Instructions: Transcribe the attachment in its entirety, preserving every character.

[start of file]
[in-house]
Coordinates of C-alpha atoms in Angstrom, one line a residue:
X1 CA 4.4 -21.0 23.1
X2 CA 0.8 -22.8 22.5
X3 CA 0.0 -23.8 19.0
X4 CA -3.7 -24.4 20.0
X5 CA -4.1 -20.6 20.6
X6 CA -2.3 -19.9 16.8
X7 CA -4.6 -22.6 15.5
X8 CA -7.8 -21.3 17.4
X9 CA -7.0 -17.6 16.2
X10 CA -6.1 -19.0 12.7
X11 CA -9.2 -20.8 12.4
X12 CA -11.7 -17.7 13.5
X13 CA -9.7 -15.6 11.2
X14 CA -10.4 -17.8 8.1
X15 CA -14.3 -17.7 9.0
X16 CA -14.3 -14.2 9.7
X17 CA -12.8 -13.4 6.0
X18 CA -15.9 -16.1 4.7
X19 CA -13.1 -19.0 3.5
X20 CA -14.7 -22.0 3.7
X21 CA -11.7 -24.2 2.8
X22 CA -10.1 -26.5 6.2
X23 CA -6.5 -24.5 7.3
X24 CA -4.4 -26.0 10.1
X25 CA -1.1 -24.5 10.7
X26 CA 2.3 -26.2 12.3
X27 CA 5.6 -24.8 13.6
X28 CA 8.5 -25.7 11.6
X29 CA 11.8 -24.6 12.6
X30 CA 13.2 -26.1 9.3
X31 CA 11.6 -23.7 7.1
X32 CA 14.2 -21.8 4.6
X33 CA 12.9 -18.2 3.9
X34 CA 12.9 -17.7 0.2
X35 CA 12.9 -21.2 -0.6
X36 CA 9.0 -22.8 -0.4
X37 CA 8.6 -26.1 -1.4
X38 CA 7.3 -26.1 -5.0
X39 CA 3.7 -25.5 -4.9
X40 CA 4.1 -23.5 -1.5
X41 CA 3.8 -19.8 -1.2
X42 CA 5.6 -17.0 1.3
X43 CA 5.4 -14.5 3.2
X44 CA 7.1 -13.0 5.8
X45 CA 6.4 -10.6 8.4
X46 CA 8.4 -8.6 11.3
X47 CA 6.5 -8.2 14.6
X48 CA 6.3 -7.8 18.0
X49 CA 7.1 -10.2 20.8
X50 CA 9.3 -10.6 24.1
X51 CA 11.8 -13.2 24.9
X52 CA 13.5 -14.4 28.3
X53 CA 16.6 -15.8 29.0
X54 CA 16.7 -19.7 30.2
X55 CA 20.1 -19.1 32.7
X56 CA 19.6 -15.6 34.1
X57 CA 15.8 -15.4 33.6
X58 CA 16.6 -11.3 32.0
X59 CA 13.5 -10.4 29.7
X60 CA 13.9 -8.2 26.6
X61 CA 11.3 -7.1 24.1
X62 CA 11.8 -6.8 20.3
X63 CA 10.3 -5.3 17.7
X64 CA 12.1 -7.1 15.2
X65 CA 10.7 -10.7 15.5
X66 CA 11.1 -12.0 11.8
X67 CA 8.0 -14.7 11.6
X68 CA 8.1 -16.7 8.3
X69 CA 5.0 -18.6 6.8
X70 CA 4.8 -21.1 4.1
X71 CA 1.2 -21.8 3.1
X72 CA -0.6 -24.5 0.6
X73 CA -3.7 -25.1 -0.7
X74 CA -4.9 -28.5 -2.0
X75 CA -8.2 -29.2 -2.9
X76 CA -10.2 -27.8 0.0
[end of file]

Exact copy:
[in-house]
Coordinates of C-alpha atoms in Angstrom, one line a residue:
X1 CA 4.4 -21.0 23.1
X2 CA 0.8 -22.8 22.5
X3 CA 0.0 -23.8 19.0
X4 CA -3.7 -24.4 20.0
X5 CA -4.1 -20.6 20.6
X6 CA -2.3 -19.9 16.8
X7 CA -4.6 -22.6 15.5
X8 CA -7.8 -21.3 17.4
X9 CA -7.0 -17.6 16.2
X10 CA -6.1 -19.0 12.7
X11 CA -9.2 -20.8 12.4
X12 CA -11.7 -17.7 13.5
X13 CA -9.7 -15.6 11.2
X14 CA -10.4 -17.8 8.1
X15 CA -14.3 -17.7 9.0
X16 CA -14.3 -14.2 9.7
X17 CA -12.8 -13.4 6.0
X18 CA -15.9 -16.1 4.7
X19 CA -13.1 -19.0 3.5
X20 CA -14.7 -22.0 3.7
X21 CA -11.7 -24.2 2.8
X22 CA -10.1 -26.5 6.2
X23 CA -6.5 -24.5 7.3
X24 CA -4.4 -26.0 10.1
X25 CA -1.1 -24.5 10.7
X26 CA 2.3 -26.2 12.3
X27 CA 5.6 -24.8 13.6
X28 CA 8.5 -25.7 11.6
X29 CA 11.8 -24.6 12.6
X30 CA 13.2 -26.1 9.3
X31 CA 11.6 -23.7 7.1
X32 CA 14.2 -21.8 4.6
X33 CA 12.9 -18.2 3.9
X34 CA 12.9 -17.7 0.2
X35 CA 12.9 -21.2 -0.6
X36 CA 9.0 -22.8 -0.4
X37 CA 8.6 -26.1 -1.4
X38 CA 7.3 -26.1 -5.0
X39 CA 3.7 -25.5 -4.9
X40 CA 4.1 -23.5 -1.5
X41 CA 3.8 -19.8 -1.2
X42 CA 5.6 -17.0 1.3
X43 CA 5.4 -14.5 3.2
X44 CA 7.1 -13.0 5.8
X45 CA 6.4 -10.6 8.4
X46 CA 8.4 -8.6 11.3
X47 CA 6.5 -8.2 14.6
X48 CA 6.3 -7.8 18.0
X49 CA 7.1 -10.2 20.8
X50 CA 9.3 -10.6 24.1
X51 CA 11.8 -13.2 24.9
X52 CA 13.5 -14.4 28.3
X53 CA 16.6 -15.8 29.0
X54 CA 16.7 -19.7 30.2
X55 CA 20.1 -19.1 32.7
X56 CA 19.6 -15.6 34.1
X57 CA 15.8 -15.4 33.6
X58 CA 16.6 -11.3 32.0
X59 CA 13.5 -10.4 29.7
X60 CA 13.9 -8.2 26.6
X61 CA 11.3 -7.1 24.1
X62 CA 11.8 -6.8 20.3
X63 CA 10.3 -5.3 17.7
X64 CA 12.1 -7.1 15.2
X65 CA 10.7 -10.7 15.5
X66 CA 11.1 -12.0 11.8
X67 CA 8.0 -14.7 11.6
X68 CA 8.1 -16.7 8.3
X69 CA 5.0 -18.6 6.8
X70 CA 4.8 -21.1 4.1
X71 CA 1.2 -21.8 3.1
X72 CA -0.6 -24.5 0.6
X73 CA -3.7 -25.1 -0.7
X74 CA -4.9 -28.5 -2.0
X75 CA -8.2 -29.2 -2.9
X76 CA -10.2 -27.8 0.0